One Houston neighborhood is putting Texas’ air quality rules to the test. They’re losing.
by Erin Douglas

Houston Chronicle
Aug. 8, 2019

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…When a small group of neighbors in Acres Homes found out a company planned to build a concrete-mixing plant next door, they launched into action: They held meetings to raise awareness. They voiced concerns to the state’s environmental agency. They called every public official they could think of, from their City Council member to their U.S. representative.

Yet after nearly two years of presenting petitions, pressuring politicians and arguing with regulators, residents in the northwest Houston community are facing the likely prospect that Soto Ready Mix, a small Houston company, will get to build its concrete batch plant just across the street from a park where children play. Making concrete is a notoriously dusty process that spews small particles into the air that can cause asthma attacks, cardiac arrest and premature death, depending on how much is inhaled, according to the Environmental Protection Agency.

“You’re putting it right in the heart of Acres Homes,” said Charles Ingram, a resident of Acres Homes for 40 years, to regulators at a July meeting. “You have no regard for the people. And you’re telling me this is business as usual?”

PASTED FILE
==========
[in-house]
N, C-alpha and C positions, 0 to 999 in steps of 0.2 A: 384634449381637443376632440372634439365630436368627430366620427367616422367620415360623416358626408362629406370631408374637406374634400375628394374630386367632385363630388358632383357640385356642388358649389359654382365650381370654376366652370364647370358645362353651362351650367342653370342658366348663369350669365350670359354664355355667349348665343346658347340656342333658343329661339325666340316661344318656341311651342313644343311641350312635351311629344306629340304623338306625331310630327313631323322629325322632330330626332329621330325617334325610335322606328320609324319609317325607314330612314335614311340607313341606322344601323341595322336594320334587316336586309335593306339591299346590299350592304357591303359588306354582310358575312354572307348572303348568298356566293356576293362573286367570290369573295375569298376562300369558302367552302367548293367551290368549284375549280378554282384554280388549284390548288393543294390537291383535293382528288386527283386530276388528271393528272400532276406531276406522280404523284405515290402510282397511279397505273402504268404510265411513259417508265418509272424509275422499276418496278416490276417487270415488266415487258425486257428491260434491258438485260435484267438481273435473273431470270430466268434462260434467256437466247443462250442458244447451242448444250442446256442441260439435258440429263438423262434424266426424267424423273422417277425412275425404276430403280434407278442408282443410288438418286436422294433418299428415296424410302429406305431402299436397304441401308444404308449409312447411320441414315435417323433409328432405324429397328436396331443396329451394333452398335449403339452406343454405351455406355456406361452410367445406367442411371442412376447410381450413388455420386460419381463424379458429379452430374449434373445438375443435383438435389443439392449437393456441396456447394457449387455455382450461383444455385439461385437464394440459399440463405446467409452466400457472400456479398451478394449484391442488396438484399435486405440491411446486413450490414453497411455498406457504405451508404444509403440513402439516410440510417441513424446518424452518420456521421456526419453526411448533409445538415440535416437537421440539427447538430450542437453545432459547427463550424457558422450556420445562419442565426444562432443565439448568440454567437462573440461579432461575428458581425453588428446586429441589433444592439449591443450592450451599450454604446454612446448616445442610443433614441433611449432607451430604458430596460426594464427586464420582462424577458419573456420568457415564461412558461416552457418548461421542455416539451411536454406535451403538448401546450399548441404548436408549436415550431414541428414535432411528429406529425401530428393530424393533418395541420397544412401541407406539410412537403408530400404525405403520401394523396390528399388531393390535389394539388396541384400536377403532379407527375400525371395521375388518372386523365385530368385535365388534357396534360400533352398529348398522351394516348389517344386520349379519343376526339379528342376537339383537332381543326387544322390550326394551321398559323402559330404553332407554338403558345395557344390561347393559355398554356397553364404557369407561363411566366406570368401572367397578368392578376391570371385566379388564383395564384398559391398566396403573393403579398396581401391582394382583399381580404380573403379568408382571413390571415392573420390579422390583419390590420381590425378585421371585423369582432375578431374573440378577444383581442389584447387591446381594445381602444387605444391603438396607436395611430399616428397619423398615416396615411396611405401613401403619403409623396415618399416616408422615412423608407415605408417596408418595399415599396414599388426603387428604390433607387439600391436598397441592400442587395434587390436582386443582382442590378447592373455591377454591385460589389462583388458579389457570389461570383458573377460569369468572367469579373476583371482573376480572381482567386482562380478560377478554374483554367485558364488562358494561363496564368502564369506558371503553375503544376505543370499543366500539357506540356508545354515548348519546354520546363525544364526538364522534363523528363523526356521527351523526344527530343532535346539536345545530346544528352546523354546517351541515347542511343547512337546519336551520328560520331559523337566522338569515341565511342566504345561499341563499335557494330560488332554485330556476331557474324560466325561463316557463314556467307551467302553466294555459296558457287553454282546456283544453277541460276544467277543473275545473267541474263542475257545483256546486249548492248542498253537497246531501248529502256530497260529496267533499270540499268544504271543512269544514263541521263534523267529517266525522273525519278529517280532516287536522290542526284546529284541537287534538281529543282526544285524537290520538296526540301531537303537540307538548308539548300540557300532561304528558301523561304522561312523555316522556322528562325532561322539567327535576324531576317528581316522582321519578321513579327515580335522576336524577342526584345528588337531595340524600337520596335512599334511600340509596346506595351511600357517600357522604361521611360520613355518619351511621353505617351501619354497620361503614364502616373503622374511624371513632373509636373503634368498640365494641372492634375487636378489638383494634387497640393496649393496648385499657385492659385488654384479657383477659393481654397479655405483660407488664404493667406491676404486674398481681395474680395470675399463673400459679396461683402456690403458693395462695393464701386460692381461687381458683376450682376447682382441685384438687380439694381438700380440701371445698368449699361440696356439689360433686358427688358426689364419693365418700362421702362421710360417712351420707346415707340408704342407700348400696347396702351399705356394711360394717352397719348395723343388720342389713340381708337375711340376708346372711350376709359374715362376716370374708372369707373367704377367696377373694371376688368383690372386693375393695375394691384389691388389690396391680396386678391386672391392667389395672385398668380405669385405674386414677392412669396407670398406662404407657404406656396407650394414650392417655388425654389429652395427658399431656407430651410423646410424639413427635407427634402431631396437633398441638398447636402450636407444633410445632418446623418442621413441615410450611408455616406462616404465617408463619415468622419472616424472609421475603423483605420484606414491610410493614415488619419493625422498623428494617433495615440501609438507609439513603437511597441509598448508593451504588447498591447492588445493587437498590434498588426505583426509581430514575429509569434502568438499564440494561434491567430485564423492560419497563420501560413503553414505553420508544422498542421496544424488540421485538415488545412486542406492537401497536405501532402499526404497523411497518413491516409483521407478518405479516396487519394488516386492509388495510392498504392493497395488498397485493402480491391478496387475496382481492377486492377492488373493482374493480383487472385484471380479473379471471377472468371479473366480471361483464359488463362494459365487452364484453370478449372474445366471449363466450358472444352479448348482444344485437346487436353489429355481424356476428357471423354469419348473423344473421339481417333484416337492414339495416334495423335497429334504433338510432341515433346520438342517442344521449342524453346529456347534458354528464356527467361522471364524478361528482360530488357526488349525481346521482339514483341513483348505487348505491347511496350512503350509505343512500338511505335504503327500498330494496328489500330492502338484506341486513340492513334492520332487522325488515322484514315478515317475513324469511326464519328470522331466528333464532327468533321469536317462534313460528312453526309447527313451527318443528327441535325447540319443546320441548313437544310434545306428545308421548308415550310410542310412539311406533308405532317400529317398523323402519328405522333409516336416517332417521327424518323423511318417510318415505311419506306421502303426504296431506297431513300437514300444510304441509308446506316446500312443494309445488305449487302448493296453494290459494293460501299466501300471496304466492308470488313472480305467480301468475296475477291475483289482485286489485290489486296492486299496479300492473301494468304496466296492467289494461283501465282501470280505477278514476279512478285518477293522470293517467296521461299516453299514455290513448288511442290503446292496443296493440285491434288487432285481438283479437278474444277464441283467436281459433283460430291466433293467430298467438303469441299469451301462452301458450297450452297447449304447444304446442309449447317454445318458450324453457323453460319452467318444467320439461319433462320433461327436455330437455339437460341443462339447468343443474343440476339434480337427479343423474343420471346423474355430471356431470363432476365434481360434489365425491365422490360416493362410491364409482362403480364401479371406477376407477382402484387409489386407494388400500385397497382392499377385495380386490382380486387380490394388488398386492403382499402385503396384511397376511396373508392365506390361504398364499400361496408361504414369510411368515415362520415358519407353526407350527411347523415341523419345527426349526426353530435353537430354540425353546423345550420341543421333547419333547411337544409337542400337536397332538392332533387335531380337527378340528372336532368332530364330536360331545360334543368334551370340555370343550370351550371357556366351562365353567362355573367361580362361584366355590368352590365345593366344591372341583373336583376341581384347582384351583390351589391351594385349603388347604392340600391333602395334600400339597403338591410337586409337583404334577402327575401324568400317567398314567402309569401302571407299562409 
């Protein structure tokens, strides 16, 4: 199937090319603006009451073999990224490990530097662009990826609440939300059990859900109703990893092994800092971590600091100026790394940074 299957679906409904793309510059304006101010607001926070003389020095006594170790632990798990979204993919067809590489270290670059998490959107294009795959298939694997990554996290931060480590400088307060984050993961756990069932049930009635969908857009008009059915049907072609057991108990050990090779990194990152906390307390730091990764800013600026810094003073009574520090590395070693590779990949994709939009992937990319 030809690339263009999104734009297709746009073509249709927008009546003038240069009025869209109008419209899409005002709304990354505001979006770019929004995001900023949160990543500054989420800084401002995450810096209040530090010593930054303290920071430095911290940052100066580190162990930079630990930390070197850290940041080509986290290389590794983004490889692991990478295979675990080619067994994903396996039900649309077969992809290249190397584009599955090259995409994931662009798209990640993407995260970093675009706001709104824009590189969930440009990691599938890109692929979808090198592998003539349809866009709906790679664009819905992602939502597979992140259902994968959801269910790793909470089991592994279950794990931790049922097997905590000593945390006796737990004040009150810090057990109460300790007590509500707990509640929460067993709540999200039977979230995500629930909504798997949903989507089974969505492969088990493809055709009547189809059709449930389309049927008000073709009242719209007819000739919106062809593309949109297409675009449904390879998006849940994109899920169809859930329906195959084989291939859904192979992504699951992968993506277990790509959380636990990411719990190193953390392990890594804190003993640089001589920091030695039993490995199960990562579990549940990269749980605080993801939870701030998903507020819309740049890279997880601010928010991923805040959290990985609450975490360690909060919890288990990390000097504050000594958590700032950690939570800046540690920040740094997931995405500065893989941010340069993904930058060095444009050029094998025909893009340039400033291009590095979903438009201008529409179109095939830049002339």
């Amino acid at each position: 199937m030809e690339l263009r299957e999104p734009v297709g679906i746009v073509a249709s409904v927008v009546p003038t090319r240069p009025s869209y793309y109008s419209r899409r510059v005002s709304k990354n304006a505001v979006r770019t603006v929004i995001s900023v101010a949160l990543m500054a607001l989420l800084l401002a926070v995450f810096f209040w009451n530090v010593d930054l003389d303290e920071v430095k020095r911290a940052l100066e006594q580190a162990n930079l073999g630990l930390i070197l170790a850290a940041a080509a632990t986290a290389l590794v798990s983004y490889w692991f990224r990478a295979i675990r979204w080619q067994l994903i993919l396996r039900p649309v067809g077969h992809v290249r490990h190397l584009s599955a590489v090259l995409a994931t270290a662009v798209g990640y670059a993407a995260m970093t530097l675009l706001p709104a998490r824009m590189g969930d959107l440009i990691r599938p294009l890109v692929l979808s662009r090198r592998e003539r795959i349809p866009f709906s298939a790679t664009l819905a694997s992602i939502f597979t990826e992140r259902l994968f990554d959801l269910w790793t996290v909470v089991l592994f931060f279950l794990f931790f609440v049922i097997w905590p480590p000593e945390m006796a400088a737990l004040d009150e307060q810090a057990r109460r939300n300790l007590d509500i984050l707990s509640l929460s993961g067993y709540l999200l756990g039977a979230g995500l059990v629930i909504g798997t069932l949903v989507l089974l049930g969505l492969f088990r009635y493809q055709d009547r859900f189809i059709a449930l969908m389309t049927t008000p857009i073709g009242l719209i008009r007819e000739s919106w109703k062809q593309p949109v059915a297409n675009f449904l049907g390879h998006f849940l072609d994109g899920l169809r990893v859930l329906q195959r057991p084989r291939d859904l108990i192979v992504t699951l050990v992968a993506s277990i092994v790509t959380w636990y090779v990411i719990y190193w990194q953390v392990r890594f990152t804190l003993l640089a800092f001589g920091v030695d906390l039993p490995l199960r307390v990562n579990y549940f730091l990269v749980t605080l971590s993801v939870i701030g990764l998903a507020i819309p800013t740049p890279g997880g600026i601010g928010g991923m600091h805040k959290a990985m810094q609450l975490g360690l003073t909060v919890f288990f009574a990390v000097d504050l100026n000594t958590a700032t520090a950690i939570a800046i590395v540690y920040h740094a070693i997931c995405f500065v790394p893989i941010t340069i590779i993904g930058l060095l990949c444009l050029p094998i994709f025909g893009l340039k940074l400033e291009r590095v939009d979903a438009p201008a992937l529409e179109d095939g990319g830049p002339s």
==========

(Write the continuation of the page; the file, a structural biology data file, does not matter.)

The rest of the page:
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The fierce opposition to the concrete plant is a textbook example of community organizing, activism and participation in public policy, but after watching the Texas Commission on Environmental Quality steadily advance Soto Ready Mix’s air permit request, Acres Homes residents are wondering if any of it really matters. Environmental advocates fear what’s playing out here on De Soto Street is proof of what they’ve long feared: The state’s public participation process is just for show….

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